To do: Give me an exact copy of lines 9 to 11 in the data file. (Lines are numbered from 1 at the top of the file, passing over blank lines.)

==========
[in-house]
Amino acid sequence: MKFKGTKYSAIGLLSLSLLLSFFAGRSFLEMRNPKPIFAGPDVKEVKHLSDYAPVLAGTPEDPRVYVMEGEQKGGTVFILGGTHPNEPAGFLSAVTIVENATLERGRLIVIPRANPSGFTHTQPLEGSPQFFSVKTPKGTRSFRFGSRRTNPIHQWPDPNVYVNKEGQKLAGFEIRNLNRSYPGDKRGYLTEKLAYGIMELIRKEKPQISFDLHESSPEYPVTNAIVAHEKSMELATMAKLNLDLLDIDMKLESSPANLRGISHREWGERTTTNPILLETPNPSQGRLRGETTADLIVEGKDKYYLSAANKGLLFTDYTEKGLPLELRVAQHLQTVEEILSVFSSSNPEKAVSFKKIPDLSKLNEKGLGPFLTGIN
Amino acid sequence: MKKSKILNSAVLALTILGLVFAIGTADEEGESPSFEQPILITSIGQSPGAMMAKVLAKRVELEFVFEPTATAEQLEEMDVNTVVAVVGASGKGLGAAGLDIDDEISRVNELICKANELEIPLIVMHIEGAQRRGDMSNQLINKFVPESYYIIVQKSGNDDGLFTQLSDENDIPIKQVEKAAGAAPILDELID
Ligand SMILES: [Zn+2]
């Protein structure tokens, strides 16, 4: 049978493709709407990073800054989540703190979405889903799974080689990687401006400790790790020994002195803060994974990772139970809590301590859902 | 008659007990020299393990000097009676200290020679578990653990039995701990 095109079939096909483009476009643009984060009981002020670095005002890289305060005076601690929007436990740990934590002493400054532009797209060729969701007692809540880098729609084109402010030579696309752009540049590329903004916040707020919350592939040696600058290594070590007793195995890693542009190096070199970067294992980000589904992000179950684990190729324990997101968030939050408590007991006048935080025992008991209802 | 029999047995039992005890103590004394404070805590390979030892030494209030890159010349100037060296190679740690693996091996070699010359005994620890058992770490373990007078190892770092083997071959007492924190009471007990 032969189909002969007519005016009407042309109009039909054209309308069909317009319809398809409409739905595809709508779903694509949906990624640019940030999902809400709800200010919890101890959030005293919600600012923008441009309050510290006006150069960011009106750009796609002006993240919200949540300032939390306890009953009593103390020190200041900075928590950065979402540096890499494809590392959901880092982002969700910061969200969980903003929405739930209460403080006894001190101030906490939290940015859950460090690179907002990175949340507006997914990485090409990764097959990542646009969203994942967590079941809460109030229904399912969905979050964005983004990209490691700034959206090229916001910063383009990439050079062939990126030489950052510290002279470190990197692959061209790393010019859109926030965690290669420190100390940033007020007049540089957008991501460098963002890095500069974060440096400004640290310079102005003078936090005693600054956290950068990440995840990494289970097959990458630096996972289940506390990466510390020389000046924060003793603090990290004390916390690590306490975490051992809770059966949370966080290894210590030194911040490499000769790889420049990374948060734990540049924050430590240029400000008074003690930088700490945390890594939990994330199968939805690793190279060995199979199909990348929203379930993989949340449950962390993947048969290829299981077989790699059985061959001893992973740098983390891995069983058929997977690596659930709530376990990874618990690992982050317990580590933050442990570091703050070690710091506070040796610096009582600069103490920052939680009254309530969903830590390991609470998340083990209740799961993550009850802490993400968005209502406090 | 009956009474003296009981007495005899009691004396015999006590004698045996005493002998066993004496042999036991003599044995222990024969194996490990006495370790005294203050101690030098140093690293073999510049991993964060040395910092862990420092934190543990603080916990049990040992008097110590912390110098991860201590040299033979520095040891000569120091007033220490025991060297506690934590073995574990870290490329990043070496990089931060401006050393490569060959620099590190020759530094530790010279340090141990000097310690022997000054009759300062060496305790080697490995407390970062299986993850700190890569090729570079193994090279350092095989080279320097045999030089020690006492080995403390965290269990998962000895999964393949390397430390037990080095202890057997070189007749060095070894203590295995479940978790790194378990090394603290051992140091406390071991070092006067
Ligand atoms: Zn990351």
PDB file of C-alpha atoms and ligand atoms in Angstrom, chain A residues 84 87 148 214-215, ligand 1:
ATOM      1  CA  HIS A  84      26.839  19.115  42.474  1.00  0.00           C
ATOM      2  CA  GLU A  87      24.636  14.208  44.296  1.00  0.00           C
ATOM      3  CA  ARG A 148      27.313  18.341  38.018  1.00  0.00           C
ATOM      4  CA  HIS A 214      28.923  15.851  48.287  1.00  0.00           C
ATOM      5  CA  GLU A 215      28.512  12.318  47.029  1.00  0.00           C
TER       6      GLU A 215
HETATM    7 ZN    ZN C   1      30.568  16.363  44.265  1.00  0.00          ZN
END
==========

ATOM      2  CA  GLU A  87      24.636  14.208  44.296  1.00  0.00           C
ATOM      3  CA  ARG A 148      27.313  18.341  38.018  1.00  0.00           C
ATOM      4  CA  HIS A 214      28.923  15.851  48.287  1.00  0.00           C